Terence Davies first encountered 'Sunset Song' through the serialisation on BBC TV. His struggle to get funding has taken 18 years and seems to have been arduous and draining. The production company is Hurricane Films but the major part of the funding has come from Luxembourg; the recent contributions from Creative Scotland and BBC Scotland are to be welcomed. The bulk of the filming took place in Luxembourg and New Zealand, which must have been good news for film technicians in these small countries. Two weeks of filming were done in Aberdeenshire. While Davies claims not to be part of the mainstream, he is a distinguished film-maker with an international reputation; it is hard to imagine how any less well-known film maker would have acquired funding in today’s circumstances.
The film has been shot in 65mm and that gives greater depth and clarity to the landscape; the film-makers wanted the landscape to feature as a character in its own right. The opening shot is of a wheatfield and the camera lingers over it before we see any human character; we are then drawn into a landscape that is sometimes beautiful, sometimes terrifying, sometimes bleak but never comforting. The camera cherishes the woods, the mountains, the blossom, the clouds and leaves us overawed by their grandeur. Working that land, however, was hard, relentless and dependent on the vagaries of the weather and while there was occasional relief in the companionship of others it could be no more than temporary. The film portrays a land that could never be conquered and might well enslave and destroy the people who worked on it.
The interior scenes are, on the other hand, inescapably claustrophobic and reflect the domestic reality of the time. Before the arrival of electricity, most houses were cold, dark and lit with oil lamps. Love was expressed as possession in this context; the tension of living with people whom you might love but from whom the only escape was through death or emigration is convincingly portrayed here.
Davis’s films, such as 'Distant Voices, Still Lives', are often more memorable for the scenes which represent a collective community consciousness rather than for the individual characters. That said, there are strong performances in this film from Agyness Deyn (Chris Guthrie) and Kevin Guthrie (Ewan Tavendale) as young people becoming adults with too many responsibilities too quickly. But the communal scenes, such as the church service or the threshing dinner, where the camera pans slowly and deliberately across the well-worn faces of the participants, are powerfully evocative. The most striking such scene is the wedding of Chris and Ewan; the stiff collars of the women guests bring a Rembrandt portrait to mind. Davis often draws on popular music and this scene ends with Chris singing 'The Flowers of the Forest'; the lament for the dead of Flodden is prescient of the war which was to engulf Kinraddie, and every other community in Europe, just a few months later.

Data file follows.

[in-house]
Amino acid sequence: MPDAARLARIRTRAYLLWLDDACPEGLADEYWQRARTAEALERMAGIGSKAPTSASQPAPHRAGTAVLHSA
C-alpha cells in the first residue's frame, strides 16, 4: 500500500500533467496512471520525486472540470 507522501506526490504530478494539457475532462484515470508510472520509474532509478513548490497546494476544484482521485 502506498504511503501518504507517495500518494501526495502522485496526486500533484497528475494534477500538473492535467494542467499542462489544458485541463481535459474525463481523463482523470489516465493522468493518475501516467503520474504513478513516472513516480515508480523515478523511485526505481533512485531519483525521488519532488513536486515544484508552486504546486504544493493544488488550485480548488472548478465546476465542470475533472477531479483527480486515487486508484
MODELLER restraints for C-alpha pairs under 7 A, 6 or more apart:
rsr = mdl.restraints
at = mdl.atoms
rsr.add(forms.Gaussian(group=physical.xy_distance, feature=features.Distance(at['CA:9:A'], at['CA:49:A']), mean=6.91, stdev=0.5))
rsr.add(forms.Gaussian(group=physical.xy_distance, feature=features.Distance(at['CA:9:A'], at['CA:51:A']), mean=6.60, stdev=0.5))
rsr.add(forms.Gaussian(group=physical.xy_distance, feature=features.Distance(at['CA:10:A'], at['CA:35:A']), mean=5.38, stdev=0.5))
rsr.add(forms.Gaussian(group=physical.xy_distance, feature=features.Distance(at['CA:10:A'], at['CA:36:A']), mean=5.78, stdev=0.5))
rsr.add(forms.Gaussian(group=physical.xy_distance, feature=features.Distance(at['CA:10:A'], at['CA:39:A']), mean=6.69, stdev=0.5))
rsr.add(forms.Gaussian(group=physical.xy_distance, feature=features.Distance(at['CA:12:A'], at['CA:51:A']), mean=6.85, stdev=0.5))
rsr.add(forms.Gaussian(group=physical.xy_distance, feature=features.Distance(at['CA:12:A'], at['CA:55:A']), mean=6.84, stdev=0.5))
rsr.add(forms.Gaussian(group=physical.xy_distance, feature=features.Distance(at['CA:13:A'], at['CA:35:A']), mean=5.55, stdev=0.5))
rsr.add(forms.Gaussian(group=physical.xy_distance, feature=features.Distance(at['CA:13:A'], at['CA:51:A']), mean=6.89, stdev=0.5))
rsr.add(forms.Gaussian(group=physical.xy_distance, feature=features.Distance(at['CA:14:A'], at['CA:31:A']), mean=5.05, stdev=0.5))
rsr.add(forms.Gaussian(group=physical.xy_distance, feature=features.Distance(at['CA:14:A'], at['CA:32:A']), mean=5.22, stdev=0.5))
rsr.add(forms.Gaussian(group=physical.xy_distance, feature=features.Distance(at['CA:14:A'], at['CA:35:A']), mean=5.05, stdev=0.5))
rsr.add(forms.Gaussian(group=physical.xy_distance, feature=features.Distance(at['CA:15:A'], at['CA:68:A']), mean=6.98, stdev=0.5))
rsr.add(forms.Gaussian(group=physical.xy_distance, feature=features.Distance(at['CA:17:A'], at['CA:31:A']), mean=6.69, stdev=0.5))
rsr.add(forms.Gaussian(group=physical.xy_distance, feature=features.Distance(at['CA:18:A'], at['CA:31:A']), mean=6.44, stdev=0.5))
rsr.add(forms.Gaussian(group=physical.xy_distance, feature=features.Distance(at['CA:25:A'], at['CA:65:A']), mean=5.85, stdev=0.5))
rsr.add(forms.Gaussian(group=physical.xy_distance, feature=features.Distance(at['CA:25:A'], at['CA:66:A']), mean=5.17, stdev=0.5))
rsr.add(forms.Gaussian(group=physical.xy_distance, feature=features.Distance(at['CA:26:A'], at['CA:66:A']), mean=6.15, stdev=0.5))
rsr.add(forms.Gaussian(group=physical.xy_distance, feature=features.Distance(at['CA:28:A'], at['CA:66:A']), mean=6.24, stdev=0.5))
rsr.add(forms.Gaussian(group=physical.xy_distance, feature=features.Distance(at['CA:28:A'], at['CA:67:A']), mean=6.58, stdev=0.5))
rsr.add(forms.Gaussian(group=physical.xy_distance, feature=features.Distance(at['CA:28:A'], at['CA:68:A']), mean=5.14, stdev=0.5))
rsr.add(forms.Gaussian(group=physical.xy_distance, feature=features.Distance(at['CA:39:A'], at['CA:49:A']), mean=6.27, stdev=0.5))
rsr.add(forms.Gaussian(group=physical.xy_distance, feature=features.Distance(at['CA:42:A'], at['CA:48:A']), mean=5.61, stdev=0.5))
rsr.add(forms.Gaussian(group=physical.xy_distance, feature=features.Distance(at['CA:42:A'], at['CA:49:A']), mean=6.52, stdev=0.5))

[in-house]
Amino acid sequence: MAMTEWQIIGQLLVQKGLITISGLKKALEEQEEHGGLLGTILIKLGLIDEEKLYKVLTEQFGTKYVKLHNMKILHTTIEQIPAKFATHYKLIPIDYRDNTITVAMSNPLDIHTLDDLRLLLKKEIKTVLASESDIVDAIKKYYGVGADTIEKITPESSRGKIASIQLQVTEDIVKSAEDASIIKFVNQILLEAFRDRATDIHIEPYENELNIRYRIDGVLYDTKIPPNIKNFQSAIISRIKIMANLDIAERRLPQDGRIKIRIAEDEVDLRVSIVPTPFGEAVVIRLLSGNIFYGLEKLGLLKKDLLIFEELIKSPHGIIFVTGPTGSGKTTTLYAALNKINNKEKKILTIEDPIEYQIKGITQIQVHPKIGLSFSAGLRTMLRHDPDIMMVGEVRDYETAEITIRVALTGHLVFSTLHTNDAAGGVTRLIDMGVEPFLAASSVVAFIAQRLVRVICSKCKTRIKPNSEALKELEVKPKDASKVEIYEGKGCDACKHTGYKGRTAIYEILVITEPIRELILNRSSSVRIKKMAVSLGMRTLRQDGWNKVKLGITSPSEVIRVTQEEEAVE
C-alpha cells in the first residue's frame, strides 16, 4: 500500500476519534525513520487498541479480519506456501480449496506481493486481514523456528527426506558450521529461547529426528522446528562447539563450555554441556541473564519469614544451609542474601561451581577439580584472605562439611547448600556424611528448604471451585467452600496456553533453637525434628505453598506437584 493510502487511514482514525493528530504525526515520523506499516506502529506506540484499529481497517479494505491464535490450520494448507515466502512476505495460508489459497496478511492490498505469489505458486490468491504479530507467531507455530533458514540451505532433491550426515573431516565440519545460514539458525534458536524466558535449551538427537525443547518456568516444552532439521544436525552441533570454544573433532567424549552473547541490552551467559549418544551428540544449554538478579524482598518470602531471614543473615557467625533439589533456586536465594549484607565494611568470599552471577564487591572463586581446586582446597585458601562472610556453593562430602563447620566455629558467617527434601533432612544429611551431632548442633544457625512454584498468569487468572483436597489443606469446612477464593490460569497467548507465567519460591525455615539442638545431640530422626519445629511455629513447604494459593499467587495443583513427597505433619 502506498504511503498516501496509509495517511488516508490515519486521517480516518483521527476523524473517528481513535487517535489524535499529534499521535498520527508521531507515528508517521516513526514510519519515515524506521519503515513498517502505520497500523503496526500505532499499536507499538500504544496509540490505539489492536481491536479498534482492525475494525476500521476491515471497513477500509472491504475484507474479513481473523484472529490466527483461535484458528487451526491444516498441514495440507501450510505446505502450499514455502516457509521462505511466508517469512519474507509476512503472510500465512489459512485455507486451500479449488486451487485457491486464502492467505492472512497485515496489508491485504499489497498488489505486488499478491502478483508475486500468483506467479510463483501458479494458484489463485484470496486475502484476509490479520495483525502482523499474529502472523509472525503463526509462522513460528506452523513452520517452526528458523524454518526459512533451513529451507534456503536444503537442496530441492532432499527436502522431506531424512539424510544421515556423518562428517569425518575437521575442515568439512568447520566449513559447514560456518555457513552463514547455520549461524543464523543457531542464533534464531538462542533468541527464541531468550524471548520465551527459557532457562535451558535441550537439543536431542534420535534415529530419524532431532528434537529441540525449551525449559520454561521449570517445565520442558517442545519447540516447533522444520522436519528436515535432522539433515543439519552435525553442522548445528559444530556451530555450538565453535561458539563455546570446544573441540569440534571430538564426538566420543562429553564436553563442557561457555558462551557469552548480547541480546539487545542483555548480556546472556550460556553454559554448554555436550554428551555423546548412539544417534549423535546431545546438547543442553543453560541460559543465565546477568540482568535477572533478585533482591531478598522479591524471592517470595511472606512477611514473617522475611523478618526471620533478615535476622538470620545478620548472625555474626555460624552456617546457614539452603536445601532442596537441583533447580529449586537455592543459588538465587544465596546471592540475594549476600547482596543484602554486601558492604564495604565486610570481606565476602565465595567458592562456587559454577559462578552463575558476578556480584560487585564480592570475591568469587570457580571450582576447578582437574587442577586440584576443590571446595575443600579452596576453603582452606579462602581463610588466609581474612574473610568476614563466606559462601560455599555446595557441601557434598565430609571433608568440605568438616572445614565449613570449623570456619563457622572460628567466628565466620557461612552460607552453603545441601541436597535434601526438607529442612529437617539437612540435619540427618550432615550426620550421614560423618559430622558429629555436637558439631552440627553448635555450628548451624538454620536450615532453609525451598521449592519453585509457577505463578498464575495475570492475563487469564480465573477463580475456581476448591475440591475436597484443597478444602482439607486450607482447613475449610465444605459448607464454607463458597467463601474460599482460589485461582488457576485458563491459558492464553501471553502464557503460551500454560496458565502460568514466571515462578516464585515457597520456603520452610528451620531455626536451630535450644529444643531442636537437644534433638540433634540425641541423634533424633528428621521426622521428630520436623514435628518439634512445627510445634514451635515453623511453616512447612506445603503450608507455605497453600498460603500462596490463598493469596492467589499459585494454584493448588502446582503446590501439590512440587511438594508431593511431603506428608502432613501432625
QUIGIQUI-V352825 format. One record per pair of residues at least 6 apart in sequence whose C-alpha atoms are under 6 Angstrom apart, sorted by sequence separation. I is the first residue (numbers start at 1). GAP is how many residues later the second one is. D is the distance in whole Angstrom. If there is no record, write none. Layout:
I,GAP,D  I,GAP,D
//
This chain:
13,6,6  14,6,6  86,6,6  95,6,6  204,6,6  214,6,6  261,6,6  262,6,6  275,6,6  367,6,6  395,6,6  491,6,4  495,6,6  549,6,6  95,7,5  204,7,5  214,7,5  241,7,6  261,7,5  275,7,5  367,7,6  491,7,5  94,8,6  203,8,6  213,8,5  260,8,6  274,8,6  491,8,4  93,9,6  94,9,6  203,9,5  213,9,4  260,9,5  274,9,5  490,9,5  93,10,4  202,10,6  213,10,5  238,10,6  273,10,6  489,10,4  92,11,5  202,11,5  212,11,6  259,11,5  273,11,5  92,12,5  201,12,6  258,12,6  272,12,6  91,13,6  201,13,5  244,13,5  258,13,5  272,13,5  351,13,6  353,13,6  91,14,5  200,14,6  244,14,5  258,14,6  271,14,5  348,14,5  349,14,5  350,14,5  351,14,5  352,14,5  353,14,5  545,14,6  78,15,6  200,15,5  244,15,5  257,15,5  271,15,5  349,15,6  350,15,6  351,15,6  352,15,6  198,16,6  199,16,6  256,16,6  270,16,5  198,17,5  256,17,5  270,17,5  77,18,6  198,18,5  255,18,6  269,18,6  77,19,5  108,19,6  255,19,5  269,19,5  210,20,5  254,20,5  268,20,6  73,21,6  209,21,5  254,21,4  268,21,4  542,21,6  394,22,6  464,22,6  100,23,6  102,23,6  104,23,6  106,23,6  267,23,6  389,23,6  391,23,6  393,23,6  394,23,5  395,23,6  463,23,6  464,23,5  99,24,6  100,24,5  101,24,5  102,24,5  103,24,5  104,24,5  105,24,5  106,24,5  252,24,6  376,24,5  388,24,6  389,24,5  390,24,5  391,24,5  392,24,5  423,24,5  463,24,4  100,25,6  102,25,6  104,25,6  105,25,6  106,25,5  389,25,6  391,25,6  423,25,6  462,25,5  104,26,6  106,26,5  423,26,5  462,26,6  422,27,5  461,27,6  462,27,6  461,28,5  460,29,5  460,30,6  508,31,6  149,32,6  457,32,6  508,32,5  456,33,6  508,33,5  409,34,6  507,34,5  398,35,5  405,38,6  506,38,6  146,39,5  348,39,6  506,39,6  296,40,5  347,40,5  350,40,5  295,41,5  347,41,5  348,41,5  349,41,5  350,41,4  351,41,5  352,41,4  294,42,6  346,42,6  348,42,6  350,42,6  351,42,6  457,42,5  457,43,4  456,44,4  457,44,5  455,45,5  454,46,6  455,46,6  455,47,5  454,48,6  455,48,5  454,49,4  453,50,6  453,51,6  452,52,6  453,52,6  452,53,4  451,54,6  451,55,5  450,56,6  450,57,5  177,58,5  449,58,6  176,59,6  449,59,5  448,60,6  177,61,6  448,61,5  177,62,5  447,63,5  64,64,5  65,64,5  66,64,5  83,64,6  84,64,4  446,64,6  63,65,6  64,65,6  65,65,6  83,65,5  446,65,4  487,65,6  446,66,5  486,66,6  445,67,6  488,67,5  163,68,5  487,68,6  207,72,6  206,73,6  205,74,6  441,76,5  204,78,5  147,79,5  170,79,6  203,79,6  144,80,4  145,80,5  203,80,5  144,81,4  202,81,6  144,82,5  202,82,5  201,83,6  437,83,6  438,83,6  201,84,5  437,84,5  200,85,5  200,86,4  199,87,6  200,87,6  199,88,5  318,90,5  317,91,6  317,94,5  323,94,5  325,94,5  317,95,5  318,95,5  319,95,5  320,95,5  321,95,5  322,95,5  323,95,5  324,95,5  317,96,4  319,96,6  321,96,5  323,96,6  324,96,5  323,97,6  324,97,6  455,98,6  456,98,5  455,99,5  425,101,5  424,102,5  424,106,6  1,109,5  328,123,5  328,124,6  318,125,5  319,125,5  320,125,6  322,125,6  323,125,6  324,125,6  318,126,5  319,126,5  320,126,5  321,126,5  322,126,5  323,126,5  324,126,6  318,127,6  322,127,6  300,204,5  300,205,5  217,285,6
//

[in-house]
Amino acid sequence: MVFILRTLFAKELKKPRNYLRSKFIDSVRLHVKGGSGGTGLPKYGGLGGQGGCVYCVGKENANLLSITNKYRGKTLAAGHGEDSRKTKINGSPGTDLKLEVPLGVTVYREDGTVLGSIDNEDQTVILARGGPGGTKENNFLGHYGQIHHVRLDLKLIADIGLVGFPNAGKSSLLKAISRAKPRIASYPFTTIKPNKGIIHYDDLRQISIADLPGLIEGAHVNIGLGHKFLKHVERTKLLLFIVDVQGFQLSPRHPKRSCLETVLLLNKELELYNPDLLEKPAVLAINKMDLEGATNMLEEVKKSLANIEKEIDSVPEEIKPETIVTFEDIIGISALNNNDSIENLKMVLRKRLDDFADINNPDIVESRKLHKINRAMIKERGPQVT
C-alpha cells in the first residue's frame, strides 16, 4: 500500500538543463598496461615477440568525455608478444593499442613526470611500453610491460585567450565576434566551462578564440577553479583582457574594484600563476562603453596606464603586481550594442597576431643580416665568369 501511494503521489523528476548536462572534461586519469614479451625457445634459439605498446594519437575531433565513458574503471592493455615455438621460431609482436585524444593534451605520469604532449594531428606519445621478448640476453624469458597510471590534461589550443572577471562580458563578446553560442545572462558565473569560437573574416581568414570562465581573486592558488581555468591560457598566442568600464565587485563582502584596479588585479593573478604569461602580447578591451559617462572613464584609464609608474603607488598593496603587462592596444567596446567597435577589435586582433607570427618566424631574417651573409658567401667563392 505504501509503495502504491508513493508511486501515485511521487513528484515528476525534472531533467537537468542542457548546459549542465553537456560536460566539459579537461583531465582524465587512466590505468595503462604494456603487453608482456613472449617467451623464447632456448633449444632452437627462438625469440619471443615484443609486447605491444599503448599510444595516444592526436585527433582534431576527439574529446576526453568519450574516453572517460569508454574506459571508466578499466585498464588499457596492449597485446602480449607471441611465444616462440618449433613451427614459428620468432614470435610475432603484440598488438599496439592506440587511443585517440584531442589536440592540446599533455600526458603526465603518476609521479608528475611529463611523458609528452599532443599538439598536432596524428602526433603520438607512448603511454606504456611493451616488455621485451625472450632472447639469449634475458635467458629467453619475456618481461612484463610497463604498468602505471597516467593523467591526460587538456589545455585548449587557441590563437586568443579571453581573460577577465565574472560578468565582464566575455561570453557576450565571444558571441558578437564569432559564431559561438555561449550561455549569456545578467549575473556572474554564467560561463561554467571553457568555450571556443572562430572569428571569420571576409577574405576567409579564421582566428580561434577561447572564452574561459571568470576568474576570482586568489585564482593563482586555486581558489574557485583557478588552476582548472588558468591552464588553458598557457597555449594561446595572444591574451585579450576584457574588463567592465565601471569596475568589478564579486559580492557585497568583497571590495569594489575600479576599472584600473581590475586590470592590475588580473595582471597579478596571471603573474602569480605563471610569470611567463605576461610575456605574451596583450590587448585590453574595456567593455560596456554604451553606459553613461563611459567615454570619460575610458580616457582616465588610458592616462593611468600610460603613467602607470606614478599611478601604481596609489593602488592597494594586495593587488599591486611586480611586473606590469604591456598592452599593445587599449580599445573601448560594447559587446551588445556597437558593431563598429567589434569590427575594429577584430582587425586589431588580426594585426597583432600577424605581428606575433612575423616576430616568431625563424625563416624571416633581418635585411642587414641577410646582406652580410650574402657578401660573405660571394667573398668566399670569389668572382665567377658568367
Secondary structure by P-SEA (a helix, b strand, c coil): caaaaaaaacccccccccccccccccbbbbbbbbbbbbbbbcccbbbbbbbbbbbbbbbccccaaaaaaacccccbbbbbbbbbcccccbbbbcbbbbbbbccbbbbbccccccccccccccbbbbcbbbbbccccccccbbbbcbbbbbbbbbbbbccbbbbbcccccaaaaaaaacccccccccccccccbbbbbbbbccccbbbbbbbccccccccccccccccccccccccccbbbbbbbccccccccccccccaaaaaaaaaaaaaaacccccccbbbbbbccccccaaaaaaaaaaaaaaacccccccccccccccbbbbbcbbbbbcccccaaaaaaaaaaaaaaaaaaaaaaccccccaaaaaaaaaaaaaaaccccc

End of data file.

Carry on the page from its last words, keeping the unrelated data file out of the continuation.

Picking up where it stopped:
At the end of the Scots Quair trilogy, Chris returns as a tenant farmer to Echt, where she had been born. There she would daydream about her childhood and the family members who had, by then, all gone. 'She’d open her eyes and see only the land, enduring, encompassing, the summer hills gurling in the summer heat, unceasing the wail of the peesies far off.’ There are, sadly, no peesies in the film, but there is a powerful sense of the land that has shaped so much of Chris’s story. However challenging and significant human struggles may be, they are, in contrast with the sheer presence of the land, fleeting and temporal. The world that Davis shows us is one where the land is indeed enduring and encompassing.